The inspiration for this tart came from an unlikely source.
My creme brulee blow torch – it’s such an exciting little gadget! The first time I saw it on a cookery show I knew I had found my favorite kitchen device. I just had to have it! The husband though, honestly believes I’ll burn the house down with it if I’m not supervised. His supreme confidence in me and my fear of custards has kept me from trying this recipe for a loooong time.
But if you ask me, not making a tart when you’ve just bought a tart pan AND have all the ingredients on hand, is downright silly! So I mentally brushed my husband’s dire warnings aside, swallowed my fears and set forth.
So go ahead, be brave and give this tart a shot 🙂 The instructions make it look involved and complicated but I promise you……it’s a pretty straightforward process.
- 1 1/4 cups All purpose flour
- 2 tbsp Sugar
- 1/4 tsp Salt
- 3/4 cup Cold unsalted butter cut into cubes (you can use salted butter here. Make sure to leave out the salt if you do)
- 5 tbsp Ice water
For the custard
- 1 1/4 cups Heavy cream
- 2/3 cup Whole milk
- 4 Egg yolks
- 1 Whole egg
- 1/2 cup Sugar
- 1/8 tsp Salt
- 2 tsp Vanilla essence
Tart pan of 9 inch diameter with a removable base, cling film, dried beans and a blow torch
Combine flour, sugar and salt in a bowl. Add the cold butter to the flour mixture and mix it in with your finger tips or give it a quick spin in your food processor/blender. The mixture should resemble fine bread crumbs at this stage.
Add cold water, 1 tablespoon at a time and mix it into the flour. Squeeze a small handful of the dough in your palm and if it holds together, you’re done. Do not overmix!Gather the dough into a ball, wrap it in cling film and refrigerate for at least 1/2 an hour.
Preheat the oven to 160 degree Celsius.
Take the cold pastry dough out. Place it between two layers of clingfilm. This will make rolling and transferring to the pan a breeze! Roll the dough out evenly to a circle about 13 inches in diameter. You do not have to be very precise here. Just make sure you roll it out as evenly as you can into a circle which is slightly bigger than your tart pan. If the dough gets too soft, gather it into a ball and chill again till it is firm enough to work with.
Remove the top layer of the cling film and using the bottom layer as support, invert the rolled out dough onto the pan. Lift the overhanging bits of dough and press them down along the sides of the pan. Run your finger tips or your rolling pin along the edge of the pan to cut off the excess dough. Remove the cling film and chill dough for another 30 minutes.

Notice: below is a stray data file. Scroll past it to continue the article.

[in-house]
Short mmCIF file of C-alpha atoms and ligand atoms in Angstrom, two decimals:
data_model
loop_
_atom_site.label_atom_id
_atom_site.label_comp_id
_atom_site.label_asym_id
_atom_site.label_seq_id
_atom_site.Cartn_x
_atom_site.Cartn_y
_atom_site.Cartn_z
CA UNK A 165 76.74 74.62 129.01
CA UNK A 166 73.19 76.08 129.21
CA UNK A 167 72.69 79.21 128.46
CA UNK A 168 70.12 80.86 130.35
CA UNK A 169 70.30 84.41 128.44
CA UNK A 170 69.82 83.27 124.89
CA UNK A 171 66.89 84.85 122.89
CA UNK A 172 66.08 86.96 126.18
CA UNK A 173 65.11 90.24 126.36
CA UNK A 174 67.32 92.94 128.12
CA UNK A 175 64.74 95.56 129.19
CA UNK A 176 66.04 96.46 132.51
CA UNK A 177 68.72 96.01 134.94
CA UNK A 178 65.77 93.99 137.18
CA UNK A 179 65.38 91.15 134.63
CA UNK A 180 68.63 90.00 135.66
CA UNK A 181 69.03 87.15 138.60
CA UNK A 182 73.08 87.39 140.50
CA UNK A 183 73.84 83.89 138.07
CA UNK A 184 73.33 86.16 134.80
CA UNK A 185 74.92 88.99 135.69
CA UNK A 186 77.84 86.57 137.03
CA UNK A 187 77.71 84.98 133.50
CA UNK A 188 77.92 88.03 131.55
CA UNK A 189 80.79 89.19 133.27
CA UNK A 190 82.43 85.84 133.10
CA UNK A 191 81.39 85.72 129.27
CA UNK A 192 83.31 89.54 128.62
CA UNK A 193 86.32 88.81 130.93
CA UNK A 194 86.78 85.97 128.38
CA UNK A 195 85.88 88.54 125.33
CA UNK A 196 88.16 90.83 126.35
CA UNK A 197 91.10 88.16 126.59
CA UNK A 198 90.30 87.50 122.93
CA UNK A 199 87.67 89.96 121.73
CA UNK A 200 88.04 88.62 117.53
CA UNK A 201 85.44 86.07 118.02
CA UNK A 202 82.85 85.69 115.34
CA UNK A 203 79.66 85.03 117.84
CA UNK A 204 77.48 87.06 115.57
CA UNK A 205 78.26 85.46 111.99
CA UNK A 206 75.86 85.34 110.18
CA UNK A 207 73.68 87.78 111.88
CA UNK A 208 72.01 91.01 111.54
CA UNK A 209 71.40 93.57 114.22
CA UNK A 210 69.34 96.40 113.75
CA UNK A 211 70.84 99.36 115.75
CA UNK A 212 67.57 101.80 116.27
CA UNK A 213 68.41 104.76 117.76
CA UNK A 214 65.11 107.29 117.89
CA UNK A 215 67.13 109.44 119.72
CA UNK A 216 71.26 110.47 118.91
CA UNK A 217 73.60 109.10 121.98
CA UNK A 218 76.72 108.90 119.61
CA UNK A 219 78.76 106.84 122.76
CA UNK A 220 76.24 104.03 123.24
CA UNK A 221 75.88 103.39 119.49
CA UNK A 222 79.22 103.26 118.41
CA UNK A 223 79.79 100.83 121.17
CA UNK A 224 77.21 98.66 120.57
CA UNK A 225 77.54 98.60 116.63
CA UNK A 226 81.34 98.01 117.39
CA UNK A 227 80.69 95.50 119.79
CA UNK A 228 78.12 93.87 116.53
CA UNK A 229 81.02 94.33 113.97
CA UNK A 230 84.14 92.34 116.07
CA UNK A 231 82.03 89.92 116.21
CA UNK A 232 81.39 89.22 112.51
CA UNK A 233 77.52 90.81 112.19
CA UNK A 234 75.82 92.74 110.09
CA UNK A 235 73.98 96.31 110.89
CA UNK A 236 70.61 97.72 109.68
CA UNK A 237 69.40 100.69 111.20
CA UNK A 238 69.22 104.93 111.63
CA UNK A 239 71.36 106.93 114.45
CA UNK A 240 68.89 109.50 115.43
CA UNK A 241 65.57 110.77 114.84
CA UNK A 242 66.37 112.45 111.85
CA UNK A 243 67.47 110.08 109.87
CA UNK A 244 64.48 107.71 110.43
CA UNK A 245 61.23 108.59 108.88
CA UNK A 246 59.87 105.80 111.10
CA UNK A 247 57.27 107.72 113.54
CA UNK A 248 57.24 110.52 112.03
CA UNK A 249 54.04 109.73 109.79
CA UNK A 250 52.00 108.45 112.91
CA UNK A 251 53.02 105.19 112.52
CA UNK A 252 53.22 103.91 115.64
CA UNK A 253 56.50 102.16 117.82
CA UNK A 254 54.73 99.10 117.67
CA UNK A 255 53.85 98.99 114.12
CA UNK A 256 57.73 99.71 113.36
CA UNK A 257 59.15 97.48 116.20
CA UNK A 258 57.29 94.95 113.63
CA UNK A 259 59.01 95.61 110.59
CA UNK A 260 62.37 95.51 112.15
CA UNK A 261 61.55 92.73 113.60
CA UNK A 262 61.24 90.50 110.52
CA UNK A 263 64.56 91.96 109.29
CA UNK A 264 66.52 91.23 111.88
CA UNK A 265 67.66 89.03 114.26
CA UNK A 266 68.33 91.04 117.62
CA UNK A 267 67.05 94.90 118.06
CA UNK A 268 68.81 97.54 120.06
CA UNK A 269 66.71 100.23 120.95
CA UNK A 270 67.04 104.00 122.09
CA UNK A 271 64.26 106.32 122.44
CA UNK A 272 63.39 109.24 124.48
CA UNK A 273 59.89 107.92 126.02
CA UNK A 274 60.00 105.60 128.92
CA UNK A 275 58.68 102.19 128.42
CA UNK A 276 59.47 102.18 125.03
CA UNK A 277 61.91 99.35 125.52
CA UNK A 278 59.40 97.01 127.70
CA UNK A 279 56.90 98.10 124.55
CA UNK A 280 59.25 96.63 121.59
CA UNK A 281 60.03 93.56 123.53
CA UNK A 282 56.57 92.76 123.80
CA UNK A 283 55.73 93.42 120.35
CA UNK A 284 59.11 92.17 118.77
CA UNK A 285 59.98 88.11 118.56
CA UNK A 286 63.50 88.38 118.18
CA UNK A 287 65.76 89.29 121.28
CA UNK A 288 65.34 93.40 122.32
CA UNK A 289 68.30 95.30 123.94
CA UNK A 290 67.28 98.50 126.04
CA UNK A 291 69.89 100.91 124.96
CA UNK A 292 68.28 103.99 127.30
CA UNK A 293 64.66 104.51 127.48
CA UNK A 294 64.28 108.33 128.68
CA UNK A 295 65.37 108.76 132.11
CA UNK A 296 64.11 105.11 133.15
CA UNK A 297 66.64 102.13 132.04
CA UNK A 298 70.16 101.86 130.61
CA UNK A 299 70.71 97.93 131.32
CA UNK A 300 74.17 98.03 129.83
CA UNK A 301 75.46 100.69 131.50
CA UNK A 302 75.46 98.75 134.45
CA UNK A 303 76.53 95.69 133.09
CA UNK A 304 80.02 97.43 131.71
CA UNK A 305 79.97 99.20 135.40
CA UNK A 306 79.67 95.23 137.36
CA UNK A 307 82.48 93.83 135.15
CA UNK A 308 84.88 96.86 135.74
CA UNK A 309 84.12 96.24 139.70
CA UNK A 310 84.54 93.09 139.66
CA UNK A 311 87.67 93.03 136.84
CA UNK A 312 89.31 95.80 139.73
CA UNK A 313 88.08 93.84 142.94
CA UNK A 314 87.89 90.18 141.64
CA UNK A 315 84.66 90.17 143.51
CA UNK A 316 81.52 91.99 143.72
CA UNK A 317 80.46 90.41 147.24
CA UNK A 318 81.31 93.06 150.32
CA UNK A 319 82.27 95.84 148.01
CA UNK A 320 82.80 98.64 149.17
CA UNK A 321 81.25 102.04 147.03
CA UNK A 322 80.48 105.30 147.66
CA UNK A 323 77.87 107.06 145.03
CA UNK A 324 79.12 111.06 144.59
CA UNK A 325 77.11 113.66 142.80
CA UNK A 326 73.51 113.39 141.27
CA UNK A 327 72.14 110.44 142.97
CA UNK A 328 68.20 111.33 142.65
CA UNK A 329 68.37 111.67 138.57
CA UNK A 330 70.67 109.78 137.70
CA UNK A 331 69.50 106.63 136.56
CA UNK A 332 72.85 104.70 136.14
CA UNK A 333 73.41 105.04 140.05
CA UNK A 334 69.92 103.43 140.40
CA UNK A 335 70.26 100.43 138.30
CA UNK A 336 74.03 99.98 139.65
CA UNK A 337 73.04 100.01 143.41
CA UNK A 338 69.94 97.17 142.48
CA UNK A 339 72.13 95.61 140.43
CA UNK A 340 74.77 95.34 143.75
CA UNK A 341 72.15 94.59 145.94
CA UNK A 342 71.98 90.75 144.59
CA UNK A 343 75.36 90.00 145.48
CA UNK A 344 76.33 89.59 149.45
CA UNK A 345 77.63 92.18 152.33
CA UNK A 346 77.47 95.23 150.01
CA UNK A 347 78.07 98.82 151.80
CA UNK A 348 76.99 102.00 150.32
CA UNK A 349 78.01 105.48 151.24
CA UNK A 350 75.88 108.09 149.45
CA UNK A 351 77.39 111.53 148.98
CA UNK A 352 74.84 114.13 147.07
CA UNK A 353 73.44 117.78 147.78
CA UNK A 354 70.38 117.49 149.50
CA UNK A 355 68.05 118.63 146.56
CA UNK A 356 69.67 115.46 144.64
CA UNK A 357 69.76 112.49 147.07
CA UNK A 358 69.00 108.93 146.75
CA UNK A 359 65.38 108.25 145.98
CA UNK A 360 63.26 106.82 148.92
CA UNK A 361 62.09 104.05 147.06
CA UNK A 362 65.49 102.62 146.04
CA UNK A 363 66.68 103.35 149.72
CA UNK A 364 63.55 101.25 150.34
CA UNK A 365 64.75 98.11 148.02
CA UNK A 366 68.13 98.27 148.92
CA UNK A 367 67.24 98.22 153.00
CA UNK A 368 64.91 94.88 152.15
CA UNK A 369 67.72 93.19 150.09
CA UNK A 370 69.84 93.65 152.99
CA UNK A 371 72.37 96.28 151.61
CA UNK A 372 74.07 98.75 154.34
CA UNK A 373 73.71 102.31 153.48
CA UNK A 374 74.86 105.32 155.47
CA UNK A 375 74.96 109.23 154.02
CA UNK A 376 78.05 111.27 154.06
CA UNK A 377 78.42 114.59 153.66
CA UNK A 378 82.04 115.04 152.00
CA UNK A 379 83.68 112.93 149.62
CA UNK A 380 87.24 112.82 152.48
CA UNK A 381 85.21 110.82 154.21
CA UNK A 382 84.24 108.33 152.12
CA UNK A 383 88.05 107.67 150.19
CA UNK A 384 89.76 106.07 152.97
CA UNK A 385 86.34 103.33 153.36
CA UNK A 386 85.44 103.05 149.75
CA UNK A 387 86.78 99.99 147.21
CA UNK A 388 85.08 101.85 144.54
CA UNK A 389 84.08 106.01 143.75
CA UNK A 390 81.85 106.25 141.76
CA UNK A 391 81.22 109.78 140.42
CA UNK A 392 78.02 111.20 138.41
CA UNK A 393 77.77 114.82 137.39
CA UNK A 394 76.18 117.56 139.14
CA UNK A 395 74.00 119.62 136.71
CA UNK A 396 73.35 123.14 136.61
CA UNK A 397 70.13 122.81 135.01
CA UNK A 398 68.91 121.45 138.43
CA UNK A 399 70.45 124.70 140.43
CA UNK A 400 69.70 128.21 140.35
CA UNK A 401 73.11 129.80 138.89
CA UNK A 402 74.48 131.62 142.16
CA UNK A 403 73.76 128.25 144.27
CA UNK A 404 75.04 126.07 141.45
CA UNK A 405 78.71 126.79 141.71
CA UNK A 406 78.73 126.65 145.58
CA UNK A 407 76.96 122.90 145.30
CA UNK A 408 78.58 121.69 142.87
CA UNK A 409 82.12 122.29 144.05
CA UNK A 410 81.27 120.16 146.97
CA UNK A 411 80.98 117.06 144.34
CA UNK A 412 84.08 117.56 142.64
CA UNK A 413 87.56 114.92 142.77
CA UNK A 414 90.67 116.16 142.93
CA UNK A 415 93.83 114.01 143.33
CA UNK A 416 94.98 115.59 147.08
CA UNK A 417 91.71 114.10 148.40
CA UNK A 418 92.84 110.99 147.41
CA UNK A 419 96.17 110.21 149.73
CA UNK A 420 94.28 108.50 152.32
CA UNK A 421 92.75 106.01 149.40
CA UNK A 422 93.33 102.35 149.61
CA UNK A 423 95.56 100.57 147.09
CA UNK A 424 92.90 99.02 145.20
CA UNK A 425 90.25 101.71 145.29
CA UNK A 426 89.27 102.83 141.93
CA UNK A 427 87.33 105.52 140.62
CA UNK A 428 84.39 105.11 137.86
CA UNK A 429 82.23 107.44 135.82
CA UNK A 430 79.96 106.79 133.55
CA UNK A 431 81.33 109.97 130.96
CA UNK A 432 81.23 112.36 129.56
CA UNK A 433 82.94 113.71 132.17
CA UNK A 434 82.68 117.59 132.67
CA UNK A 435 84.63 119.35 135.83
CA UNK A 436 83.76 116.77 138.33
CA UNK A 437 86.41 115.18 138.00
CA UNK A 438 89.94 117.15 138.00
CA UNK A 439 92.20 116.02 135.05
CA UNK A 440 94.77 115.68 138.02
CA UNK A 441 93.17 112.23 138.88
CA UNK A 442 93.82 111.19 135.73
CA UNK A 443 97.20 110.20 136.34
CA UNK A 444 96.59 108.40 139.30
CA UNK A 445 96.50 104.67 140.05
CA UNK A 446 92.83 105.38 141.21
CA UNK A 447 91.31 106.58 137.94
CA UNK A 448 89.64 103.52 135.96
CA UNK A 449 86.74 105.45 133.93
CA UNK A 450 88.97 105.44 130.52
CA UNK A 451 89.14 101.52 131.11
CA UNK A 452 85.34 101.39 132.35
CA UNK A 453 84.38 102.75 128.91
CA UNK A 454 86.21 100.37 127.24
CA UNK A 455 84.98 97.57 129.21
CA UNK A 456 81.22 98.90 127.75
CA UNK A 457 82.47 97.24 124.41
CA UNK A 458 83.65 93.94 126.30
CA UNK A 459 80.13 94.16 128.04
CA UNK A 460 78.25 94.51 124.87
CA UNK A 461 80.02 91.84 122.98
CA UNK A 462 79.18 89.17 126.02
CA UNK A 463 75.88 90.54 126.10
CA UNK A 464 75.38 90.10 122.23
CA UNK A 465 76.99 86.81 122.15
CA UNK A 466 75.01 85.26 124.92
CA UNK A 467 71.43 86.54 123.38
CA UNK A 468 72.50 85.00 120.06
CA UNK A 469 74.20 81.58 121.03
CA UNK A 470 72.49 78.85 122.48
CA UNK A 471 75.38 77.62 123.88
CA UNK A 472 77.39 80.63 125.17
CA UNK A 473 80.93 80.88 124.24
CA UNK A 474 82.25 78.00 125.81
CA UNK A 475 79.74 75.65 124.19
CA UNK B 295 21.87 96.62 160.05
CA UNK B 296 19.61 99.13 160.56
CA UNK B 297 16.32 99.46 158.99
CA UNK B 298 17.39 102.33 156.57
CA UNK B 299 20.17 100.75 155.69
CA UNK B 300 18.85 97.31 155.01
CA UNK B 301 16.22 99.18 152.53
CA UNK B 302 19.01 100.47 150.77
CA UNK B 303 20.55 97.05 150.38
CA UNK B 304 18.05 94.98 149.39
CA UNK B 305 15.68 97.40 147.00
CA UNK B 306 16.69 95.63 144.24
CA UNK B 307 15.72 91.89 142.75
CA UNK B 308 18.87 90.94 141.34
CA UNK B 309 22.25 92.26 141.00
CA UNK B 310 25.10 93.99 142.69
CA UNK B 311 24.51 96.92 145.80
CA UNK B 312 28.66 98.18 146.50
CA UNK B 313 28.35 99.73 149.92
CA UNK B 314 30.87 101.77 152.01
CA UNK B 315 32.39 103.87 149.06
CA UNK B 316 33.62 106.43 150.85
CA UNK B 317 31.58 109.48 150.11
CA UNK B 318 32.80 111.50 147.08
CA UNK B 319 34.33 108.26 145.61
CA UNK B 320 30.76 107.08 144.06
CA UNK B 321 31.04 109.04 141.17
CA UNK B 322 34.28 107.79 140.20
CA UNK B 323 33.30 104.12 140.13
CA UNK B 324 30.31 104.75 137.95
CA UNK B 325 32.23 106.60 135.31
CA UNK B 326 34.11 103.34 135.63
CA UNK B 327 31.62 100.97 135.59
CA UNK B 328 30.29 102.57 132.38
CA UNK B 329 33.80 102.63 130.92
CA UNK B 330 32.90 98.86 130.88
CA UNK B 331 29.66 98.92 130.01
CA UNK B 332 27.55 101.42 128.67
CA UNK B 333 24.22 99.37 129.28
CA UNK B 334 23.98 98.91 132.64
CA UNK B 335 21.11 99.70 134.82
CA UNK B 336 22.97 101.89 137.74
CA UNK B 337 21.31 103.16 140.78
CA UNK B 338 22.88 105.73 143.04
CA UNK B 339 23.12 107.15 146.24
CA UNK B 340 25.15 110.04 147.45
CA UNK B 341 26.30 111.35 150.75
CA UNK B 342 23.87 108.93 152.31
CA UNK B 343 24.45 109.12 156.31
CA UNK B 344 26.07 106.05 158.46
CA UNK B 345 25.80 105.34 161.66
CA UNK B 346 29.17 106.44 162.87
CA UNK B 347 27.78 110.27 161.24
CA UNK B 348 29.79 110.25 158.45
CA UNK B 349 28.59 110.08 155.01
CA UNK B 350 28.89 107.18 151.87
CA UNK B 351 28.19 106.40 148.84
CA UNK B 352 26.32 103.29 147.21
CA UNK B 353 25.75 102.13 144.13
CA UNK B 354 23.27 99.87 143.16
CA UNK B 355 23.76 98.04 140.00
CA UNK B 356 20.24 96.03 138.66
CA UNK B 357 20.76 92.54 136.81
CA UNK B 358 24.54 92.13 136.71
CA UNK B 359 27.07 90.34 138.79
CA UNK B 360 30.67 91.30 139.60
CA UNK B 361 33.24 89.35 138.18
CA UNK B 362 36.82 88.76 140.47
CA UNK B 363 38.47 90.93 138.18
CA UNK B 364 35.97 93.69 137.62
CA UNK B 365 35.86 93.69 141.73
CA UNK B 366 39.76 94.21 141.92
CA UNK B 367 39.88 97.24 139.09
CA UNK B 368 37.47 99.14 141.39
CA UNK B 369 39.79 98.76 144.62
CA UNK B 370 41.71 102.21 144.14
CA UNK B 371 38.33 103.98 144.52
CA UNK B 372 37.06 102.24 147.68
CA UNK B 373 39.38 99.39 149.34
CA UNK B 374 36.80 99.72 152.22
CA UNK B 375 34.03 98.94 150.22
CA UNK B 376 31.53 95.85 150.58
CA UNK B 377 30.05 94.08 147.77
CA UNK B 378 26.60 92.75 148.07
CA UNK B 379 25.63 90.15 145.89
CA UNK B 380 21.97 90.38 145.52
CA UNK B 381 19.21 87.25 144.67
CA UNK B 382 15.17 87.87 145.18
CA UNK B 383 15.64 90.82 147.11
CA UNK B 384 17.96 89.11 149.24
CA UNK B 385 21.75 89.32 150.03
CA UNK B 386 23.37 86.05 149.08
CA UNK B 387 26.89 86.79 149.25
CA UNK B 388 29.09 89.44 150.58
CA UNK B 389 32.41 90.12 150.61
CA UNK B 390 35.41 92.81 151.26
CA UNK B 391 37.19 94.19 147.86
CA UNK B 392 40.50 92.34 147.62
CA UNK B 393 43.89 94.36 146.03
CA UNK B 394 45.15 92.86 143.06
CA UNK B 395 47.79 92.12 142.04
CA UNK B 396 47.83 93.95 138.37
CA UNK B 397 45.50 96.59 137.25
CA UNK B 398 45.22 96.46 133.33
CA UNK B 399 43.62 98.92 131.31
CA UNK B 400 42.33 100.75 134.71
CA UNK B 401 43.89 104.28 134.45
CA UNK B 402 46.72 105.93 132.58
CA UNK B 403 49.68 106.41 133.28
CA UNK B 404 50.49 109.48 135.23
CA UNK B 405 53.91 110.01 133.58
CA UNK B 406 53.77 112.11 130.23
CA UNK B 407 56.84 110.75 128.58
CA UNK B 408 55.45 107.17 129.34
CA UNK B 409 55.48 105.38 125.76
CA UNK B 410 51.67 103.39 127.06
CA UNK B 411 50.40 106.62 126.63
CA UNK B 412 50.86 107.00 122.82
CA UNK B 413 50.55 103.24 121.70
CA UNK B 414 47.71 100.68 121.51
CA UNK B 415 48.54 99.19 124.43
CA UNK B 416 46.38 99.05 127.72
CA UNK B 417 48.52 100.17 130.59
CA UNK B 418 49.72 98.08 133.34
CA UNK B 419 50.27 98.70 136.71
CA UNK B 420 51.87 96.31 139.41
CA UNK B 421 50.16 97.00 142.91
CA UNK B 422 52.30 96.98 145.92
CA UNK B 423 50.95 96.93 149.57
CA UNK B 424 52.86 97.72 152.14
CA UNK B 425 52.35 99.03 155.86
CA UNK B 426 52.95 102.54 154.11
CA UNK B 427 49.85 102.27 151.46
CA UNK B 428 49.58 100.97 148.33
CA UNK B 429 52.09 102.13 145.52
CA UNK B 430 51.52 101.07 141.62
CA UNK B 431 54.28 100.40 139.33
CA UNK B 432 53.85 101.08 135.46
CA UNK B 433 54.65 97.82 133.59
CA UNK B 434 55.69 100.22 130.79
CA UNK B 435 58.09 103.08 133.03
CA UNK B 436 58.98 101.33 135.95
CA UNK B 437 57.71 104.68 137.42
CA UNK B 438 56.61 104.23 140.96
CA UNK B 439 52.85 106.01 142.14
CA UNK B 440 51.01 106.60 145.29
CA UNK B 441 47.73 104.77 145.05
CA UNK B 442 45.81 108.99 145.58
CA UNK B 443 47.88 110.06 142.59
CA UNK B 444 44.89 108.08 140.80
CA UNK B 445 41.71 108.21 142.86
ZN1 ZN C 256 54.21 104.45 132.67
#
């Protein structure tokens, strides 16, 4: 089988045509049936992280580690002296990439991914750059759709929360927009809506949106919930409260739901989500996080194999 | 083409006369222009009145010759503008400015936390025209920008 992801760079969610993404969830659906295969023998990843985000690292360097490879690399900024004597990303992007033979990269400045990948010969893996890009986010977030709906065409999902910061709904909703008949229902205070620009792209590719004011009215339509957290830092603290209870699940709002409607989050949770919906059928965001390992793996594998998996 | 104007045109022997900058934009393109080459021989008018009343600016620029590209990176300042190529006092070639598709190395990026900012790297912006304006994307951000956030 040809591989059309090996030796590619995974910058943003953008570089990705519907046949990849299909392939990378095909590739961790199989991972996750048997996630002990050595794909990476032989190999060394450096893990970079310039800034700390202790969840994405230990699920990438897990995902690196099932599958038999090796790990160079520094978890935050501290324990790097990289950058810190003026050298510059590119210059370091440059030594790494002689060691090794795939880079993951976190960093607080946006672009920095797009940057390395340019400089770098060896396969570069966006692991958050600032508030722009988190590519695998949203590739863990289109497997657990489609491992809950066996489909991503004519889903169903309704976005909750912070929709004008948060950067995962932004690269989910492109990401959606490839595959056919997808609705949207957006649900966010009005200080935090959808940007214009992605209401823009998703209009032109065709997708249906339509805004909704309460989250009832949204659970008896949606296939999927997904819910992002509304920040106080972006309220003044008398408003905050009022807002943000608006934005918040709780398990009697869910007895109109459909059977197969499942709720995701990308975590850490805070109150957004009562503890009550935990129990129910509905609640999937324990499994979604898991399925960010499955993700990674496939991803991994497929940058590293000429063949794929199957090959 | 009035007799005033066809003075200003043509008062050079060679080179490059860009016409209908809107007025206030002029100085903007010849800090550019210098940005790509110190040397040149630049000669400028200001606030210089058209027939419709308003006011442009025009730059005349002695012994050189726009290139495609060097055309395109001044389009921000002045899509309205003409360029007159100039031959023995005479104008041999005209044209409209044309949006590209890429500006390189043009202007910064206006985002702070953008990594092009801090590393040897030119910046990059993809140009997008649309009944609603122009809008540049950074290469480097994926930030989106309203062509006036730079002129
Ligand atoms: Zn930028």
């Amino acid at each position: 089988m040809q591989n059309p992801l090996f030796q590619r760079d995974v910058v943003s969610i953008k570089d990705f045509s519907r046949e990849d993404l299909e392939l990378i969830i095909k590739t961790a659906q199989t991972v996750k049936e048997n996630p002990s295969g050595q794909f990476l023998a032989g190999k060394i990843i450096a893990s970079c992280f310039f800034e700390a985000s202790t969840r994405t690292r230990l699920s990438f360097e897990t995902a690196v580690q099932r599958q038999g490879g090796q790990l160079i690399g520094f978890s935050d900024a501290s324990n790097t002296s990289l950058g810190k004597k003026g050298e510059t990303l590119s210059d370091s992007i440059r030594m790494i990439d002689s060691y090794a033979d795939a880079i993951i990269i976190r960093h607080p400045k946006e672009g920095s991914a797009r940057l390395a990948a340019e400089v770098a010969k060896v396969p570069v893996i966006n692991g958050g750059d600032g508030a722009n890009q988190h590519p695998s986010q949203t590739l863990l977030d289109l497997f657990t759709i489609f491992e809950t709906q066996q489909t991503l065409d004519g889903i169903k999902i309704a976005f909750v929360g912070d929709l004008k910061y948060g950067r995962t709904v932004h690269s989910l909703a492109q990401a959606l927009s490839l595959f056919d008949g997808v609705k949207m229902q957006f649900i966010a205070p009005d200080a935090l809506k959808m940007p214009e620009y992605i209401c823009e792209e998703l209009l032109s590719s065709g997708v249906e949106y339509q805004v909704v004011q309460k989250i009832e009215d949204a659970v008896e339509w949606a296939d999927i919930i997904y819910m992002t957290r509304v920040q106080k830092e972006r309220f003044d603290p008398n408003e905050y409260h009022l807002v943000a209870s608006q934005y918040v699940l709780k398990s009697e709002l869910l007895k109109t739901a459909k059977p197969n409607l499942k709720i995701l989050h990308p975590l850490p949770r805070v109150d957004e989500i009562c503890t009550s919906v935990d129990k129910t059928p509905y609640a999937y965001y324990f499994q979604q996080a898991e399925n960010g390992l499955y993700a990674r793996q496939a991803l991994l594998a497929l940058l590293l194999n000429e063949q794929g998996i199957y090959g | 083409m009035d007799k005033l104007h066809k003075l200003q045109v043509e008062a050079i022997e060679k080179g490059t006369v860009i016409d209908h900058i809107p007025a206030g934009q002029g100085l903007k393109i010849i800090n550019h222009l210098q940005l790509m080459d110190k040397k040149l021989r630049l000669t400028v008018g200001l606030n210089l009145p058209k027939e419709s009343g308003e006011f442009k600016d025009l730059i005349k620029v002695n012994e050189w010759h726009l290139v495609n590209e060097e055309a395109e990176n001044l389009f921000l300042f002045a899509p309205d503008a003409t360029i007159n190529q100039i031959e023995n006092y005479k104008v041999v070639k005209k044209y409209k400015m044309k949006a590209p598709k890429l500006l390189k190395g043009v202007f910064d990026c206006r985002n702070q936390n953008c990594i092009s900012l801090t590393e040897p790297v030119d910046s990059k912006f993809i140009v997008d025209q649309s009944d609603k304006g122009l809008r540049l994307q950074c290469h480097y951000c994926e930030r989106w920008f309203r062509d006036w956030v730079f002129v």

Prick the bottom of the pastry shell all over with a fork – this prevents the pastry from bubbling up. Line the pastry shell with aluminium foil, fill it with any type of dried beans (rajma, channa or even rice) and bake in the oven for about 25 minutes. This is called BLIND BAKING and allows the shell to firm up before you pour the custard in.
UPDATE: Take the pan out of the oven, carefully remove the dried beans from the shell and bake it again for a further 15 minutes till the entire pie crust becomes golden brown. This step ensures that the pie crust does not get too soggy and stays evenly firm and crisp along the base of the tart as well!
Combine milk, cream and vanilla in a saucepan and bring it to a gentle simmer on the stove stop. Remove from the heat and let it steep for about half an hour.
In a separate bowl, whisk together egg yolks, egg, sugar and salt. Whisk the milk and cream mixture into the egg mixture till thoroughly combined. Strain this custard through a fine meshed sieve and set aside.
Reduce the oven temperature to 150 degree Celsius
Place the chilled tart pan with the pastry shell onto a cookie tray. Pour the custard into the pan till the top (I had some filling left over after this) and bake in the oven for about 30 minutes until it is just set but still wobbly in the center. Remove the tart from the cookie tray and let it cool to room temperature. Chill it in the refrigerator for a couple of hours.
Just before serving, sprinkle some sugar evenly on the surface of the tart and move the flame of the blowtorch evenly on the surface till the sugar caramelizes. You can see I have some burnt spots on mine but hey, it only means I need more practice and this thing is fun!
Cut yourself a slice.
The combination of textures – the buttery flakiness of the crust, the smoothness of the custard and the crunchiness of the caramelized sugar – makes for one BIG PARTY in your mouth! You cant help getting addicted 😉
Note: This recipe has been adapted from the original recipe for creme brulee tart as posted on EpicuriousYou can make this tart without a blow torch as well. Just sprinkle sugar onto the finished tart and place it under the broiler in your oven till the sugar caramelizes.